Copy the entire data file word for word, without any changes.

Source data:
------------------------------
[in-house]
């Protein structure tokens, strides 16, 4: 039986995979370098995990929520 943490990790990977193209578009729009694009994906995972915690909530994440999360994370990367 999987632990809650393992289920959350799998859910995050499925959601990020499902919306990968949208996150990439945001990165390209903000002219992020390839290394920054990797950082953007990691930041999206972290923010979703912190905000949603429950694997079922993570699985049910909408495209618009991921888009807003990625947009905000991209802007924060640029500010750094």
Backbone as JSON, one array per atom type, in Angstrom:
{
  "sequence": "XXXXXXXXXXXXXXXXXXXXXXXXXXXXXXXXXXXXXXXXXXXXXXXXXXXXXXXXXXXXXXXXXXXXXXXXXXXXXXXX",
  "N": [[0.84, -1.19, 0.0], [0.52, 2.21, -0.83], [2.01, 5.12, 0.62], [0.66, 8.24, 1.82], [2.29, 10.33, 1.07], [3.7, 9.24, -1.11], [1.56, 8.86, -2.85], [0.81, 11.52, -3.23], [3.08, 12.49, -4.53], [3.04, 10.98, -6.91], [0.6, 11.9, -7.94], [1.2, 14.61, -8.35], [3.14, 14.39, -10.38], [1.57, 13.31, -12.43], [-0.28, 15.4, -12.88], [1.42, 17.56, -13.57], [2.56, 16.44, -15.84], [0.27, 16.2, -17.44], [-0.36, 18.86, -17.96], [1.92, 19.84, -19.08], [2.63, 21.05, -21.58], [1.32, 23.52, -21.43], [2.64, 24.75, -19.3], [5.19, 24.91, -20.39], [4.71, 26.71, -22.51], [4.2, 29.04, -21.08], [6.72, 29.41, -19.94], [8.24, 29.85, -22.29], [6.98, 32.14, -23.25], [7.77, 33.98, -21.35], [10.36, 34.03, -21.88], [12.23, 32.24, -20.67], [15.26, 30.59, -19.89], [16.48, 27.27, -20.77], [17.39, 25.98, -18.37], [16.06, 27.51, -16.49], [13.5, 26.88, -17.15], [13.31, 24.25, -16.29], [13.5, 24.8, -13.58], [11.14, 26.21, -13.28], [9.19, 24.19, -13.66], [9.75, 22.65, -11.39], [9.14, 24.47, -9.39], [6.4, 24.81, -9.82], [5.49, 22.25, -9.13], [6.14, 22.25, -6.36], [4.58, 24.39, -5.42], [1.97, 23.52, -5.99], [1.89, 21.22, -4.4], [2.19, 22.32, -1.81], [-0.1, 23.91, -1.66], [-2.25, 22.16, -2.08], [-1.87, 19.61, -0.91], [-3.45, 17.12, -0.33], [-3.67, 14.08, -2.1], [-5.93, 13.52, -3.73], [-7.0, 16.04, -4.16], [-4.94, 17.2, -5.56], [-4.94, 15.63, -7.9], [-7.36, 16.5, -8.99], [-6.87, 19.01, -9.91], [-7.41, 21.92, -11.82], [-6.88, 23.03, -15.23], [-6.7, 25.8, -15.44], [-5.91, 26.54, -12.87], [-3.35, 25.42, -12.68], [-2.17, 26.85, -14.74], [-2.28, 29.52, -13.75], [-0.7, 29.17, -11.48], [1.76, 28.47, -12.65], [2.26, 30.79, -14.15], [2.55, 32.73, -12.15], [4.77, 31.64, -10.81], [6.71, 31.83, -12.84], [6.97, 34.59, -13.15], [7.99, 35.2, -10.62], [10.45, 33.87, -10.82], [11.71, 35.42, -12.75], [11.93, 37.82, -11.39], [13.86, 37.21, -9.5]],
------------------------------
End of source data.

[in-house]
């Protein structure tokens, strides 16, 4: 039986995979370098995990929520 943490990790990977193209578009729009694009994906995972915690909530994440999360994370990367 999987632990809650393992289920959350799998859910995050499925959601990020499902919306990968949208996150990439945001990165390209903000002219992020390839290394920054990797950082953007990691930041999206972290923010979703912190905000949603429950694997079922993570699985049910909408495209618009991921888009807003990625947009905000991209802007924060640029500010750094």
Backbone as JSON, one array per atom type, in Angstrom:
{
  "sequence": "XXXXXXXXXXXXXXXXXXXXXXXXXXXXXXXXXXXXXXXXXXXXXXXXXXXXXXXXXXXXXXXXXXXXXXXXXXXXXXXX",
  "N": [[0.84, -1.19, 0.0], [0.52, 2.21, -0.83], [2.01, 5.12, 0.62], [0.66, 8.24, 1.82], [2.29, 10.33, 1.07], [3.7, 9.24, -1.11], [1.56, 8.86, -2.85], [0.81, 11.52, -3.23], [3.08, 12.49, -4.53], [3.04, 10.98, -6.91], [0.6, 11.9, -7.94], [1.2, 14.61, -8.35], [3.14, 14.39, -10.38], [1.57, 13.31, -12.43], [-0.28, 15.4, -12.88], [1.42, 17.56, -13.57], [2.56, 16.44, -15.84], [0.27, 16.2, -17.44], [-0.36, 18.86, -17.96], [1.92, 19.84, -19.08], [2.63, 21.05, -21.58], [1.32, 23.52, -21.43], [2.64, 24.75, -19.3], [5.19, 24.91, -20.39], [4.71, 26.71, -22.51], [4.2, 29.04, -21.08], [6.72, 29.41, -19.94], [8.24, 29.85, -22.29], [6.98, 32.14, -23.25], [7.77, 33.98, -21.35], [10.36, 34.03, -21.88], [12.23, 32.24, -20.67], [15.26, 30.59, -19.89], [16.48, 27.27, -20.77], [17.39, 25.98, -18.37], [16.06, 27.51, -16.49], [13.5, 26.88, -17.15], [13.31, 24.25, -16.29], [13.5, 24.8, -13.58], [11.14, 26.21, -13.28], [9.19, 24.19, -13.66], [9.75, 22.65, -11.39], [9.14, 24.47, -9.39], [6.4, 24.81, -9.82], [5.49, 22.25, -9.13], [6.14, 22.25, -6.36], [4.58, 24.39, -5.42], [1.97, 23.52, -5.99], [1.89, 21.22, -4.4], [2.19, 22.32, -1.81], [-0.1, 23.91, -1.66], [-2.25, 22.16, -2.08], [-1.87, 19.61, -0.91], [-3.45, 17.12, -0.33], [-3.67, 14.08, -2.1], [-5.93, 13.52, -3.73], [-7.0, 16.04, -4.16], [-4.94, 17.2, -5.56], [-4.94, 15.63, -7.9], [-7.36, 16.5, -8.99], [-6.87, 19.01, -9.91], [-7.41, 21.92, -11.82], [-6.88, 23.03, -15.23], [-6.7, 25.8, -15.44], [-5.91, 26.54, -12.87], [-3.35, 25.42, -12.68], [-2.17, 26.85, -14.74], [-2.28, 29.52, -13.75], [-0.7, 29.17, -11.48], [1.76, 28.47, -12.65], [2.26, 30.79, -14.15], [2.55, 32.73, -12.15], [4.77, 31.64, -10.81], [6.71, 31.83, -12.84], [6.97, 34.59, -13.15], [7.99, 35.2, -10.62], [10.45, 33.87, -10.82], [11.71, 35.42, -12.75], [11.93, 37.82, -11.39], [13.86, 37.21, -9.5]],